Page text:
TULUM, Quintana Roo – In order to utilize them for the ambitious Tren Maya project, the federal government has declared an additional 94 private properties totaling 774,456.110 square meters as public utilities. Among these properties, eight are located in the municipalities of Bacalar, Felipe Carrillo Puerto, Othón P. Blanco, and Tulum, in the state of Quintana Roo.
This significant declaration, published today in the esteemed Diario Oficial de la Federación, encompasses properties situated in Tabasco, Chiapas, Campeche, and Yucatán. Notably, Yucatán stands out as the state with the highest number of expropriated properties.
As outlined in the official decree, these properties will be dedicated to the construction of public infrastructure associated with the Tren Maya project.
The detailed decree specifies that the proposed construction works will be situated in the municipalities of Palenque, Chiapas; Tenosique and Balancán, Tabasco; Escárcega, Tenabo, Hecelchakán, and Dzitbalché, Campeche; and Tixkokob, Maxcanú, Umán, Mérida, Chocholá, Tixpéhual, Kanasín, Cacalchén, and Izamal, Yucatán.
With regard to Quintana Roo, all eight properties are located within the passage routes of section 6 of this monumental railway project.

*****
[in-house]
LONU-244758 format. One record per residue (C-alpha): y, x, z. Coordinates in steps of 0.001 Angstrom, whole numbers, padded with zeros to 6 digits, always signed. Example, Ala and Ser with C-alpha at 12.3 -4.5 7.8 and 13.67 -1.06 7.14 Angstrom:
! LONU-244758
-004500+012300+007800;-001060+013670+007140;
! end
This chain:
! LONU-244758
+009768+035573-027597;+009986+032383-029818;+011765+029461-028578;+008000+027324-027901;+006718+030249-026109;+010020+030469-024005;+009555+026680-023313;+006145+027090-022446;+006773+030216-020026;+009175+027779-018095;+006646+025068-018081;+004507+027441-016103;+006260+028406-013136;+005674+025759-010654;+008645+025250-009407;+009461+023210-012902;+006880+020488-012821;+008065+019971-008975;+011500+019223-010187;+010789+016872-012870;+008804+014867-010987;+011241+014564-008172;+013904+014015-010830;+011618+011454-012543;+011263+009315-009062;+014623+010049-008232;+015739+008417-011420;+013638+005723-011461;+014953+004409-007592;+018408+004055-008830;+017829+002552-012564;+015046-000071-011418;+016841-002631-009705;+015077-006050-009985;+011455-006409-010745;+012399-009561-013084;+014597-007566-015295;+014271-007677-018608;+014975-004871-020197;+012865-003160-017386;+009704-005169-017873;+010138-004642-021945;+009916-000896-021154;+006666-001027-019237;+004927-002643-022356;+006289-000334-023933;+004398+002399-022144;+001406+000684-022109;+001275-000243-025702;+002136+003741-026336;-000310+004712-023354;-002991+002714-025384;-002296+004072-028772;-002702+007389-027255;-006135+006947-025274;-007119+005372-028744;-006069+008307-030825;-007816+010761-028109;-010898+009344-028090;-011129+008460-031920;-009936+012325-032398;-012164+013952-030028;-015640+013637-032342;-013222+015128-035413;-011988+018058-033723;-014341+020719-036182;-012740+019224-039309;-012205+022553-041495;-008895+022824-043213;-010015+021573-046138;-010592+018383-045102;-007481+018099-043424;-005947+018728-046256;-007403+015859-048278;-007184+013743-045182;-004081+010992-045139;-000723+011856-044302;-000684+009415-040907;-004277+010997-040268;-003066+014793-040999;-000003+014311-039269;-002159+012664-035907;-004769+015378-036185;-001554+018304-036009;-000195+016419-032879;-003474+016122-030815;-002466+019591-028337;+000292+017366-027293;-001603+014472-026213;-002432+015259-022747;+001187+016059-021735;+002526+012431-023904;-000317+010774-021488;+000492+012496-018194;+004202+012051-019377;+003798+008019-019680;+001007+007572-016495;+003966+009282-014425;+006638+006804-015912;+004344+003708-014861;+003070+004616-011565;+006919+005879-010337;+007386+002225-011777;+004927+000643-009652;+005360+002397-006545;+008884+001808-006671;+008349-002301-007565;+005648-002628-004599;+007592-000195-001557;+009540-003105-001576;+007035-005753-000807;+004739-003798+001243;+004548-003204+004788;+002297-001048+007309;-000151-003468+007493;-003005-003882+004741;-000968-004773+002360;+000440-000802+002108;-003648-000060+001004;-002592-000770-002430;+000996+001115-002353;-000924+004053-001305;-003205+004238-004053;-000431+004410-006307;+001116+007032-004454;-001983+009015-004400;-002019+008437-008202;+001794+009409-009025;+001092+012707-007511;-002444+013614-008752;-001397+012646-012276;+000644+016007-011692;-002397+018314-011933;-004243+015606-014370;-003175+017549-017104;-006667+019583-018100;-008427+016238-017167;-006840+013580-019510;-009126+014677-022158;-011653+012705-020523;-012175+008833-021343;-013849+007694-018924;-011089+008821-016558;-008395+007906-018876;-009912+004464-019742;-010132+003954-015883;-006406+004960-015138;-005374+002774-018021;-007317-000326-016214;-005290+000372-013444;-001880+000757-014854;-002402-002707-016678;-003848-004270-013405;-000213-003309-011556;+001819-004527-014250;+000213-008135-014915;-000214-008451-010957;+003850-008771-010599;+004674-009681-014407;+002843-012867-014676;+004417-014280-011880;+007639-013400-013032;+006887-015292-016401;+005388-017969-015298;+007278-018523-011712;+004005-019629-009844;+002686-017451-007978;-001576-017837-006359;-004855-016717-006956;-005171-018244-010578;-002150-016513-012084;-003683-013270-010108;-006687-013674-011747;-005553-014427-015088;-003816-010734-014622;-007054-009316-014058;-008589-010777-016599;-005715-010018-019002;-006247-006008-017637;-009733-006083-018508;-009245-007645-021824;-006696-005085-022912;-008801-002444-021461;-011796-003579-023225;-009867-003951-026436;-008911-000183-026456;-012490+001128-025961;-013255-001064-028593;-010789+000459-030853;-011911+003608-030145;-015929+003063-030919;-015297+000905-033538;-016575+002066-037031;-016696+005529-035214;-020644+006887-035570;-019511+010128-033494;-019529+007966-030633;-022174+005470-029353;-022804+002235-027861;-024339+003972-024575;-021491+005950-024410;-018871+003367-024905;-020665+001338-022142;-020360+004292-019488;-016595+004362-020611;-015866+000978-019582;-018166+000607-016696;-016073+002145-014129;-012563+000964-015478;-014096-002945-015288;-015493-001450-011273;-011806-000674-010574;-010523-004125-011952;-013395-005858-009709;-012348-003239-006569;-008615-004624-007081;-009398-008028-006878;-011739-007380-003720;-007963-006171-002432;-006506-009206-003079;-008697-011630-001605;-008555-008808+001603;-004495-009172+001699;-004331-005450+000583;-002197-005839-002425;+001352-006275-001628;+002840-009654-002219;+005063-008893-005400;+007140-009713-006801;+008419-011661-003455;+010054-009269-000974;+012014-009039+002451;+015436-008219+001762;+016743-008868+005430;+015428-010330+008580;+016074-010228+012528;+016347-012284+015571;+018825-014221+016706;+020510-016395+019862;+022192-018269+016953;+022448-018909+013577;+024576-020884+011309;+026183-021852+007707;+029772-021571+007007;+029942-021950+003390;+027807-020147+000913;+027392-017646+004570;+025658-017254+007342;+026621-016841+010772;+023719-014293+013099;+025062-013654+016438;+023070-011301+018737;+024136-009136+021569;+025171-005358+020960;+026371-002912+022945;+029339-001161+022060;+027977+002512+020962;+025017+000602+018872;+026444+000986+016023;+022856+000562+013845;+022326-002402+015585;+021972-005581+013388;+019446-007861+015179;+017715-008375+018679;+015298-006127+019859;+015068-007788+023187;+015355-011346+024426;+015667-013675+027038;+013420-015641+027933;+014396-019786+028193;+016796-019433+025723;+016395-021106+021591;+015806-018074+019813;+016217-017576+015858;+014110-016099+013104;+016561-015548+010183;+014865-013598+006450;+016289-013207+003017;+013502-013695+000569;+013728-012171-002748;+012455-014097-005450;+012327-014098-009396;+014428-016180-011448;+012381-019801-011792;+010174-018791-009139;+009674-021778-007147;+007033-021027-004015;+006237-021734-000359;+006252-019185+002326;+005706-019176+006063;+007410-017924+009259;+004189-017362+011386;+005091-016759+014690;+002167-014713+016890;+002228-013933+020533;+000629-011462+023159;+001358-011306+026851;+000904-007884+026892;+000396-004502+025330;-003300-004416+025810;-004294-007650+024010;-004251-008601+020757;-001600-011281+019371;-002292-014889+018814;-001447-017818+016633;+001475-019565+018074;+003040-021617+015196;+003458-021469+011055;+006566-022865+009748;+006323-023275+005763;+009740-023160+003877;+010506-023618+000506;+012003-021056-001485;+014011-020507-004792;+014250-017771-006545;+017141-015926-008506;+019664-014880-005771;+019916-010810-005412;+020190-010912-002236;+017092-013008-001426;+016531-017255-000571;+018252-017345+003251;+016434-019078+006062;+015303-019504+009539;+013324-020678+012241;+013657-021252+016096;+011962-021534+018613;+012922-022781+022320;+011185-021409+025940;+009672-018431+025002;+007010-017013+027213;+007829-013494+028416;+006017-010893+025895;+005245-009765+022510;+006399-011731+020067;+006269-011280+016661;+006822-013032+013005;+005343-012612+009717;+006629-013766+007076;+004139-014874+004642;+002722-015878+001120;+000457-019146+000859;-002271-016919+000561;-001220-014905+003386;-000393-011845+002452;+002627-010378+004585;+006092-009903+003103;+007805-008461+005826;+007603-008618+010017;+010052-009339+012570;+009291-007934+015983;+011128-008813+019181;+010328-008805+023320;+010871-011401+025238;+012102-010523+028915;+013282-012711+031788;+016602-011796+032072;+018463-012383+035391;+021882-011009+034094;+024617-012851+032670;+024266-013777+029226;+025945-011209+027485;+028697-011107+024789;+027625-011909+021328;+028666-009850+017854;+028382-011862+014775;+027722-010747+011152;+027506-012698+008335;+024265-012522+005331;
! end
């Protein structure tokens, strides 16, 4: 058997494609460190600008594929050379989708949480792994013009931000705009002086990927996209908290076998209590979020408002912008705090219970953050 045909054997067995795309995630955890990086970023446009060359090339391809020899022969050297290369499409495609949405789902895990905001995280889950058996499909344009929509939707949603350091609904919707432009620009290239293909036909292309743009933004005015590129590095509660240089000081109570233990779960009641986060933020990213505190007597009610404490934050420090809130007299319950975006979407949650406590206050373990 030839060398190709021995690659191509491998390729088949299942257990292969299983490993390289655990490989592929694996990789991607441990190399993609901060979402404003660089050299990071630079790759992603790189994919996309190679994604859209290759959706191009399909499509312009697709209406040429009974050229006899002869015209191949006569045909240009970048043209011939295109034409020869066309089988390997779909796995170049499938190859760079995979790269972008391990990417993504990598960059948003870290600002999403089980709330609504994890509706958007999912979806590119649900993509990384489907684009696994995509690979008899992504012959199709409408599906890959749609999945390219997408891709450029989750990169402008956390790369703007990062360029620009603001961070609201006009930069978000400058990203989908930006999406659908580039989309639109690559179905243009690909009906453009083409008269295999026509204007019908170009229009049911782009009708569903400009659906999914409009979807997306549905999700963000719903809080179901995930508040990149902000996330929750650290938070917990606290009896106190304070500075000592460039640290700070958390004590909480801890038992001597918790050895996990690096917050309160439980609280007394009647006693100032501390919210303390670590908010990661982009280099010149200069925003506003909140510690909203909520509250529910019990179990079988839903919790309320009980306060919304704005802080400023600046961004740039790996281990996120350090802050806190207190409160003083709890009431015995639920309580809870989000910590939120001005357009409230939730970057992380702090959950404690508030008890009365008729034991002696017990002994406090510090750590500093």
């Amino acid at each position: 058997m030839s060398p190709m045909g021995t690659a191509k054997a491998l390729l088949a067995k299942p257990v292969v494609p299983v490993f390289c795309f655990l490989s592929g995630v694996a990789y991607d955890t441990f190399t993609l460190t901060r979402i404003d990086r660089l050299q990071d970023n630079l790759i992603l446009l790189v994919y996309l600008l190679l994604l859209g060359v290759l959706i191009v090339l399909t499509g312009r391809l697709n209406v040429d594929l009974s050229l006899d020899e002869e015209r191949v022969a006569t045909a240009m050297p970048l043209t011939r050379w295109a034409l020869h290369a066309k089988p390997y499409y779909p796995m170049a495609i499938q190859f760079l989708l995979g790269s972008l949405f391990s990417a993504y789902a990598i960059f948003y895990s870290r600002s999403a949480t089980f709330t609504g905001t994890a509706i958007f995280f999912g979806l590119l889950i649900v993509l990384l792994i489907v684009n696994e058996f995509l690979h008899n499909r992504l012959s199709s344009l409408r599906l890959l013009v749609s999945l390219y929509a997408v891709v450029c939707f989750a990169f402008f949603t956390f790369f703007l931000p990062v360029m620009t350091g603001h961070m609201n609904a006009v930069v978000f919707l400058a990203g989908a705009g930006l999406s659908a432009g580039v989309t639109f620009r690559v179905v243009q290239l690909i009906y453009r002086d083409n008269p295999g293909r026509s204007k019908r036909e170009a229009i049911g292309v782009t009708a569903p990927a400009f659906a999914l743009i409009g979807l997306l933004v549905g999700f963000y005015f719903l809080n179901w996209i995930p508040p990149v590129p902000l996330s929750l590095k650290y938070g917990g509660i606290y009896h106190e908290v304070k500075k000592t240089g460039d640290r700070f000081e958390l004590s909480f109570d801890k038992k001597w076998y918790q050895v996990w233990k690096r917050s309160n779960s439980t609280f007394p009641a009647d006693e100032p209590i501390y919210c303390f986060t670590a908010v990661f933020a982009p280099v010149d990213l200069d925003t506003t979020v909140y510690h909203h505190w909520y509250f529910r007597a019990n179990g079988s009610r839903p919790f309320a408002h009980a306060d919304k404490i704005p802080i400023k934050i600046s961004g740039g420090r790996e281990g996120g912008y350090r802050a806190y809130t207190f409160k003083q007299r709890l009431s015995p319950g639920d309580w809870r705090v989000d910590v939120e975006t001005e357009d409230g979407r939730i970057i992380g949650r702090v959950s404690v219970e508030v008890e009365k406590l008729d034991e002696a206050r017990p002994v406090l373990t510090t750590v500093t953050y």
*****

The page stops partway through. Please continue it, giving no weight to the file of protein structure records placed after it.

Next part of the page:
Among these properties, two are in Bacalar, one in Felipe Carrillo Puerto, another in Othón P. Blanco, and the remaining four in Tulum.
According to the decree, all 94 properties have been deemed “appropriate and suitable for the construction and comprehensive operation of the Tren Maya Project,” as per the Technical Report prepared by Fonatur Tren Maya, S.A. de C.V.
This governmental action signifies a major stride forward for the Tren Maya project, which aims to connect the culturally rich regions of southeastern Mexico, enhance tourism, and foster economic development. However, it has also raised concerns among local residents and environmentalists, who worry about the potential impact on the natural habitats and ecosystems in these areas.
The expropriation of private properties is expected to spark debates and legal disputes as affected landowners seek fair compensation and question the necessity and feasibility of the Tren Maya project.
As this project continues to unfold, it remains crucial for the government to maintain open lines of communication with affected communities, ensuring transparency and addressing environmental concerns to strike a balance between development and preservation.